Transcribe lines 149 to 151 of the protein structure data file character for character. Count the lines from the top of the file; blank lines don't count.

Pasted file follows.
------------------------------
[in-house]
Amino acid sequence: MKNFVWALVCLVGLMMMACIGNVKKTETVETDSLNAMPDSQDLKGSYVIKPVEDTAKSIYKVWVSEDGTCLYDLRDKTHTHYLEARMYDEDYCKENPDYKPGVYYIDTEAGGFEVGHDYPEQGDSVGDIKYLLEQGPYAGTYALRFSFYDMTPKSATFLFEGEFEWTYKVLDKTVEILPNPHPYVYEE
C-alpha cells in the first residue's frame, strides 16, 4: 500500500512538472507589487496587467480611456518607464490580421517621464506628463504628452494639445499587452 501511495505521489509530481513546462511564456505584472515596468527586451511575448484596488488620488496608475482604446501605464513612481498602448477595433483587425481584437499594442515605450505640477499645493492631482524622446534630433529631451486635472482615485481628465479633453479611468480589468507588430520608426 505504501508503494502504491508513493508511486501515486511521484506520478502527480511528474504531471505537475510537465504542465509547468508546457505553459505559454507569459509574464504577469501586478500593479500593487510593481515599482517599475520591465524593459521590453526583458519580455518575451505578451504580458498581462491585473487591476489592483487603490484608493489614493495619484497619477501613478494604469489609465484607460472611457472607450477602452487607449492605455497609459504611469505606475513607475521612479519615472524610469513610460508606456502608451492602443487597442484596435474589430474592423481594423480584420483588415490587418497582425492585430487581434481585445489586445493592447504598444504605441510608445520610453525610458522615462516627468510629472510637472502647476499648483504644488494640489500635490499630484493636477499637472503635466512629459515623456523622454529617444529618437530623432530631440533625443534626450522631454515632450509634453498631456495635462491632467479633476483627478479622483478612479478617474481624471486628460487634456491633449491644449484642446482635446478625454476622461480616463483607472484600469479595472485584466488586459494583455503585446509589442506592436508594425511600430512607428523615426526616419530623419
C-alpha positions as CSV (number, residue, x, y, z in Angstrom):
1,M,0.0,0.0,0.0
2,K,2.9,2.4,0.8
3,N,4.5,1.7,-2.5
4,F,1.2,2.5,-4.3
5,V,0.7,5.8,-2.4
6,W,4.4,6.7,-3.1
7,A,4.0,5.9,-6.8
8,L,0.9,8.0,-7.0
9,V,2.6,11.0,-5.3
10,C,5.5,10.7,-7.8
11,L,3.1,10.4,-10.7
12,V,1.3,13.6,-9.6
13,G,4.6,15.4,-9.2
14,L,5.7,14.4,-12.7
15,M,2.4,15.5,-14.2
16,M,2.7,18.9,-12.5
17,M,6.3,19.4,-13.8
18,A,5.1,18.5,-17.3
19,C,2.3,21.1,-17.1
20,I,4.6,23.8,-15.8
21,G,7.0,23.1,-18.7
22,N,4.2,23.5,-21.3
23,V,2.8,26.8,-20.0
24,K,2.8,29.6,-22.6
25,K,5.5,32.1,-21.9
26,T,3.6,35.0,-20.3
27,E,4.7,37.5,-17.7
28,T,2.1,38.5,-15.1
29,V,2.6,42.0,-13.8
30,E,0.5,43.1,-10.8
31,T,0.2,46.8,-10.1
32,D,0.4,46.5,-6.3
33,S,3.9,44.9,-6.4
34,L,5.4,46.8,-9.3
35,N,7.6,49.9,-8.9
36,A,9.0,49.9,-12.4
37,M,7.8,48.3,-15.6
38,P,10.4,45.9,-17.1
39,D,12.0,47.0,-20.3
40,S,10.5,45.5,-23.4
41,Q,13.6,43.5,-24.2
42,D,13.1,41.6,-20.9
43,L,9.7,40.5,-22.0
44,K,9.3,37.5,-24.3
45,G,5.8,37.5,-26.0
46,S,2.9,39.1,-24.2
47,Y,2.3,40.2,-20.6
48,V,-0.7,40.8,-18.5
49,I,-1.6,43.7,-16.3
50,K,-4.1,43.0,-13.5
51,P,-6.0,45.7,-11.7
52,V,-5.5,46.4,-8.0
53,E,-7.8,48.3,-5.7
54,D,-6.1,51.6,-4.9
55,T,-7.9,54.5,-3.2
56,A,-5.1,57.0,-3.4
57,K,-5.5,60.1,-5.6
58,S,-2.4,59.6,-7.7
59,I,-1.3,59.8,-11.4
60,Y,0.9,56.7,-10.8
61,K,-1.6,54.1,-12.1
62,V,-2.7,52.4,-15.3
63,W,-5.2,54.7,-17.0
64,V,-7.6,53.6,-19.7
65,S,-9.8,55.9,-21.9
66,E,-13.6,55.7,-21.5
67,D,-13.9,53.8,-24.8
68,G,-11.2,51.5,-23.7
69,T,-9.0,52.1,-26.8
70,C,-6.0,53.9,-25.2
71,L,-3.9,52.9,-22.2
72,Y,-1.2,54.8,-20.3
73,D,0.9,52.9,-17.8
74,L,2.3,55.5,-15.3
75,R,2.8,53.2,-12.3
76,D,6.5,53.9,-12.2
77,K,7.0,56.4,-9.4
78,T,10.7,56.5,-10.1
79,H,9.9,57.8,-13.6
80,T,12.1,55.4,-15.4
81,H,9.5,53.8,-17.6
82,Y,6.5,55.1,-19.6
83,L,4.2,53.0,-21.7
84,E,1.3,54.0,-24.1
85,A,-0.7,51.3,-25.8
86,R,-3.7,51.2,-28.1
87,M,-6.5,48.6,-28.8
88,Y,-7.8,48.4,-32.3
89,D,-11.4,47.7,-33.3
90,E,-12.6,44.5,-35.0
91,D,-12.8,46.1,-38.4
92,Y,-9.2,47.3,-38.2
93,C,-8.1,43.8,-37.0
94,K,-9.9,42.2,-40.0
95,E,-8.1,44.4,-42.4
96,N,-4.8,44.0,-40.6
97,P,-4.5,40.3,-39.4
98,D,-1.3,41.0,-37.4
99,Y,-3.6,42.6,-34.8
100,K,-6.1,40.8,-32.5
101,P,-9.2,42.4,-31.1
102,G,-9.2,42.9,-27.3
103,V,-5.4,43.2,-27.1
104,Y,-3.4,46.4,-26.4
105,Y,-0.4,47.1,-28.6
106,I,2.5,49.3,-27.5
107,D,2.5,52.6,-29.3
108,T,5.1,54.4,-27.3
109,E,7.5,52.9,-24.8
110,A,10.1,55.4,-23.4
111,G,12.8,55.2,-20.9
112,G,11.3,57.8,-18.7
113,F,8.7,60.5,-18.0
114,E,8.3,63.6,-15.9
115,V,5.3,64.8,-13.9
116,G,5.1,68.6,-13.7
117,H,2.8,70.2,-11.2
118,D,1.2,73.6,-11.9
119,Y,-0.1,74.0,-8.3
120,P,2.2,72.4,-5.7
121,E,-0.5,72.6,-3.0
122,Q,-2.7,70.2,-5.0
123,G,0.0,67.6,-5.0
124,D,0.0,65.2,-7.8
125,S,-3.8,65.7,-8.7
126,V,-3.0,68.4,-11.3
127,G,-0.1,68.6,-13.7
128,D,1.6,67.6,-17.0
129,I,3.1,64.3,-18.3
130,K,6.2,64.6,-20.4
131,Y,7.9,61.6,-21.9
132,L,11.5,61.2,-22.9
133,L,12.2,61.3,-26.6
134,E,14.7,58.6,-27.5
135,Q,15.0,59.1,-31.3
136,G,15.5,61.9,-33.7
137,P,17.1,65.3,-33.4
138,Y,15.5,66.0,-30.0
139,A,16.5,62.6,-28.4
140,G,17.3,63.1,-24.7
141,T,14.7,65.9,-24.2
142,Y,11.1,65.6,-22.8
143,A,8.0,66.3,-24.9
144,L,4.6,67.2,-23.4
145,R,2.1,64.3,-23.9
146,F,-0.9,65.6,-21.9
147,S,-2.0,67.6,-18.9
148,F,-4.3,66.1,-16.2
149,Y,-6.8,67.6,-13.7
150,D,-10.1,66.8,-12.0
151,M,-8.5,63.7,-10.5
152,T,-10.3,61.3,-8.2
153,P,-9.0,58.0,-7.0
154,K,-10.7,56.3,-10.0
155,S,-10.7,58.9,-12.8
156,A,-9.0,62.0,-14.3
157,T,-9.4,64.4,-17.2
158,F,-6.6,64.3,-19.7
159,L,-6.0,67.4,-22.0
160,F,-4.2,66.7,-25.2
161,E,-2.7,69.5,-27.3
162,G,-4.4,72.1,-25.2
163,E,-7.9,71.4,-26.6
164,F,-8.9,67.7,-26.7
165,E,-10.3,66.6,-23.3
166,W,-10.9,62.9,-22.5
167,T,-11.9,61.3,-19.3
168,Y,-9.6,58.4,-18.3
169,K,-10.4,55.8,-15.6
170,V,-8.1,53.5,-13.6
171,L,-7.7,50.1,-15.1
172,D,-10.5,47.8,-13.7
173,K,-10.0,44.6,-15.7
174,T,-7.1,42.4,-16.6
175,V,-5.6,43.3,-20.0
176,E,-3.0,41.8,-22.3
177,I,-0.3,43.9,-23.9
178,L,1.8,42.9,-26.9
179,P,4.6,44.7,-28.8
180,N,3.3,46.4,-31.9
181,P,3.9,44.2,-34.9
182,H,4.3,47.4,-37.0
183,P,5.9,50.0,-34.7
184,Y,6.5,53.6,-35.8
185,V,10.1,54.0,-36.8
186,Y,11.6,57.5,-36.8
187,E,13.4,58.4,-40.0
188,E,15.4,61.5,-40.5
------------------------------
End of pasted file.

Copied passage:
145,R,2.1,64.3,-23.9
146,F,-0.9,65.6,-21.9
147,S,-2.0,67.6,-18.9